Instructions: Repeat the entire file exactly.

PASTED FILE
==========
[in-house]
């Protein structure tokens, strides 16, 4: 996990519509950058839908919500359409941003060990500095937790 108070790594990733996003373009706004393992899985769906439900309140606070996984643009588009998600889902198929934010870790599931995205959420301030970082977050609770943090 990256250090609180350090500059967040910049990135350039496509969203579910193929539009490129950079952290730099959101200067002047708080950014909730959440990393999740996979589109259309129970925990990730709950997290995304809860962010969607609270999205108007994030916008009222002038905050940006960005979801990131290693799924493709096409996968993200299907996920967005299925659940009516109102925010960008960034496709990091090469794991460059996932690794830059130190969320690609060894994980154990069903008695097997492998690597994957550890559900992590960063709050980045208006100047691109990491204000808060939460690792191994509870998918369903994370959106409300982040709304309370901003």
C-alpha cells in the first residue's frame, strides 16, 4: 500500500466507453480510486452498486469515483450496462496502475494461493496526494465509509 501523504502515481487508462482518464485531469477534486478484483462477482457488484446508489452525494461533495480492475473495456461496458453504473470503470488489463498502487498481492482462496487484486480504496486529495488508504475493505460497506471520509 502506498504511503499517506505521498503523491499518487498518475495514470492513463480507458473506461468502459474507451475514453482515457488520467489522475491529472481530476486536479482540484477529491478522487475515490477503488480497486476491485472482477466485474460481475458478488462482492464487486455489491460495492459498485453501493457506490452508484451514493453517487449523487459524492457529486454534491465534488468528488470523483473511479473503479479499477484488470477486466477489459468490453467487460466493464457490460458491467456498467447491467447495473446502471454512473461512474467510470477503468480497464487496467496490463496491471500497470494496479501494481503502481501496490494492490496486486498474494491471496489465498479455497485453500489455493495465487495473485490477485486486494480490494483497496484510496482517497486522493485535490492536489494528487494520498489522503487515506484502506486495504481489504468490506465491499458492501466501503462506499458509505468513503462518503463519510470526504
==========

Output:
[in-house]
């Protein structure tokens, strides 16, 4: 996990519509950058839908919500359409941003060990500095937790 108070790594990733996003373009706004393992899985769906439900309140606070996984643009588009998600889902198929934010870790599931995205959420301030970082977050609770943090 990256250090609180350090500059967040910049990135350039496509969203579910193929539009490129950079952290730099959101200067002047708080950014909730959440990393999740996979589109259309129970925990990730709950997290995304809860962010969607609270999205108007994030916008009222002038905050940006960005979801990131290693799924493709096409996968993200299907996920967005299925659940009516109102925010960008960034496709990091090469794991460059996932690794830059130190969320690609060894994980154990069903008695097997492998690597994957550890559900992590960063709050980045208006100047691109990491204000808060939460690792191994509870998918369903994370959106409300982040709304309370901003």
C-alpha cells in the first residue's frame, strides 16, 4: 500500500466507453480510486452498486469515483450496462496502475494461493496526494465509509 501523504502515481487508462482518464485531469477534486478484483462477482457488484446508489452525494461533495480492475473495456461496458453504473470503470488489463498502487498481492482462496487484486480504496486529495488508504475493505460497506471520509 502506498504511503499517506505521498503523491499518487498518475495514470492513463480507458473506461468502459474507451475514453482515457488520467489522475491529472481530476486536479482540484477529491478522487475515490477503488480497486476491485472482477466485474460481475458478488462482492464487486455489491460495492459498485453501493457506490452508484451514493453517487449523487459524492457529486454534491465534488468528488470523483473511479473503479479499477484488470477486466477489459468490453467487460466493464457490460458491467456498467447491467447495473446502471454512473461512474467510470477503468480497464487496467496490463496491471500497470494496479501494481503502481501496490494492490496486486498474494491471496489465498479455497485453500489455493495465487495473485490477485486486494480490494483497496484510496482517497486522493485535490492536489494528487494520498489522503487515506484502506486495504481489504468490506465491499458492501466501503462506499458509505468513503462518503463519510470526504